Kessler, D. et al. The Journal of Emergency Medicine. Volume 50, Issue 3, March 2016, Pages 403–415.e3

Background: Each year in the United States, 72,000 pediatric patients develop septic shock, at a cost of $4.8 billion. Adherence to practice guidelines can significantly reduce mortality; however, few methods to compare performance across a spectrum of emergency departments (EDs) have been described.

Objectives: We employed standardized, in situ simulations to measure and compare adherence to pediatric sepsis guidelines across a spectrum of EDs. We hypothesized that pediatric EDs (PEDs) would have greater adherence to the guidelines than general EDs (GEDs). We also explored factors associated with improved performance.

Methods: This multi-center observational study examined in situ teams caring for a simulated infant in septic shock. The primary outcome was overall adherence to the pediatric sepsis guideline as measured by six subcomponent metrics. Characteristics of teams were compared using multivariable logistic regression to describe factors associated with improved performance.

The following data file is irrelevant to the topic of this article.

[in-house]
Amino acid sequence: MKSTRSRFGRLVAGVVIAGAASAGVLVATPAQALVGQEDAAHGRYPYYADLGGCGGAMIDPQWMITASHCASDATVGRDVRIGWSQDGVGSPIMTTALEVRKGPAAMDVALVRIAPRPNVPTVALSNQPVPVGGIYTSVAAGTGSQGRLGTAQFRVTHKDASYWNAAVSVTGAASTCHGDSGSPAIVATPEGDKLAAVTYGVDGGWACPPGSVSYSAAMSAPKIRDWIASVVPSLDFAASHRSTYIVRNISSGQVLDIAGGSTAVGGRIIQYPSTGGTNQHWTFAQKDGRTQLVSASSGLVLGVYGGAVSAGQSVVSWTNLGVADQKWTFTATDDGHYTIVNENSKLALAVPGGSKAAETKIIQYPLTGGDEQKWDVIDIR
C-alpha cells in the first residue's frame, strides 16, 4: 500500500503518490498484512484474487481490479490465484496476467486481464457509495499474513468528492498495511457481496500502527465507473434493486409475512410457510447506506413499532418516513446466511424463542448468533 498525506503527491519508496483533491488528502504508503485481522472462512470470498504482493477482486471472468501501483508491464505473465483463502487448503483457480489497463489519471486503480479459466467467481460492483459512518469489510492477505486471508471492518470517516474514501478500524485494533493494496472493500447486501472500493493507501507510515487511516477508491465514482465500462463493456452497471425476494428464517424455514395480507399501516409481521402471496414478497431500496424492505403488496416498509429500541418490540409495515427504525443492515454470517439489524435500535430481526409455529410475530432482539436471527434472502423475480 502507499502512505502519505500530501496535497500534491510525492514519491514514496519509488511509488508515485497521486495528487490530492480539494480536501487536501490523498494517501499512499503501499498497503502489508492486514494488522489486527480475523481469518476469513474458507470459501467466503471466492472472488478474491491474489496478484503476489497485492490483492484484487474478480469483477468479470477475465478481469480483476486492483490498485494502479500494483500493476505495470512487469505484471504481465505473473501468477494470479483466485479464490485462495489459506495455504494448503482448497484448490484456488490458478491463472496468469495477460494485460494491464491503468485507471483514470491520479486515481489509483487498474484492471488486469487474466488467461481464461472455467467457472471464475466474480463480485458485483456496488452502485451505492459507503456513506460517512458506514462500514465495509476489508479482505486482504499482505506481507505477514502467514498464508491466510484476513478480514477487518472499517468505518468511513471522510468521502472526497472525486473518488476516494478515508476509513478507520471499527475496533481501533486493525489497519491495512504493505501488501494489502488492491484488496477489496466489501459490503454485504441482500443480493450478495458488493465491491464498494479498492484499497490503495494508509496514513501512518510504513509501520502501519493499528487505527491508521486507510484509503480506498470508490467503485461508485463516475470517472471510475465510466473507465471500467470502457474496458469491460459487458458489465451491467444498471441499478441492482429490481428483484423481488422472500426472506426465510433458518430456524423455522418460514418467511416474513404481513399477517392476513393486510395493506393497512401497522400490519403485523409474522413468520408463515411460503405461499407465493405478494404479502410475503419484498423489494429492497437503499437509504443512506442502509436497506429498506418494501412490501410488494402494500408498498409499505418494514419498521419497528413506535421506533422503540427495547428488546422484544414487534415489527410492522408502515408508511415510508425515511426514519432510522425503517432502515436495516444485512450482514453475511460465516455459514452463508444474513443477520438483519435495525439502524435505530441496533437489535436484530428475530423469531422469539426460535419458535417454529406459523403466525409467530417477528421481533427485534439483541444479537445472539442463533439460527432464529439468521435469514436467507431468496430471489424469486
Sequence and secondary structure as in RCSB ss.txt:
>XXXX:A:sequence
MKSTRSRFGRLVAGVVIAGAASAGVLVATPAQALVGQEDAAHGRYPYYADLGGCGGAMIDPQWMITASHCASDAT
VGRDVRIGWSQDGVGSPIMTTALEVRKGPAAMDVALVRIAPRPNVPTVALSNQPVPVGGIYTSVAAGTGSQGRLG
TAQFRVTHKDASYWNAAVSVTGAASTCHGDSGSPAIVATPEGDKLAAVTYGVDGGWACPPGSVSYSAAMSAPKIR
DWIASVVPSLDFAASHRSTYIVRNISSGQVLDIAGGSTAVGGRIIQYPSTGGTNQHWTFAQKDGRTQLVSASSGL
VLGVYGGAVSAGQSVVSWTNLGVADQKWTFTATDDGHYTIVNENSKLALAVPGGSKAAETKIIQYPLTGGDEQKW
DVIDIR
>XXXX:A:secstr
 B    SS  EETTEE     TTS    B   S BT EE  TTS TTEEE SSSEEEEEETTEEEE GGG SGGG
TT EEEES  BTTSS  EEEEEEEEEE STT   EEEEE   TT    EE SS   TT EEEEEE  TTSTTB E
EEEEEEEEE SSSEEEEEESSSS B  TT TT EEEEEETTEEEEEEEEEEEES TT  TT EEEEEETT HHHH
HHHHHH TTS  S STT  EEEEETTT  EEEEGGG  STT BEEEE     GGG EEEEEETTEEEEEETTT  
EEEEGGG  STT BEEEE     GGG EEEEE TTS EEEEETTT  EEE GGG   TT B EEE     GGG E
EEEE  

Results: We enrolled 47 interprofessional teams from 24 EDs. Overall, 21/47 teams adhered to all six sepsis metrics (45%). PEDs adhered to all six metrics more than GEDs (93% vs. 22%; difference 71%, 95% confidence interval [CI] 43–84). Adherent teams had significantly higher Emergency Medical Services for Children readiness scores, MD composition of physicians to total team members, teamwork scores, provider perceptions of pediatric preparedness, and provider perceptions of sepsis preparedness. In a multivariable regression model, only greater composite team experience had greater adjusted odds of achieving an adherent sepsis score (adjusted odds ratio 1.38, 95% CI 1.01–1.88).

Conclusions: Using standardized in situ scenarios, we revealed high variability in adherence to the pediatric sepsis guideline across a spectrum of EDs. PEDs demonstrated greater adherence to the guideline than GEDs; however, in adjusted analysis, only composite team experience level of the providers was associated with improved guideline adherence.

Read the abstract here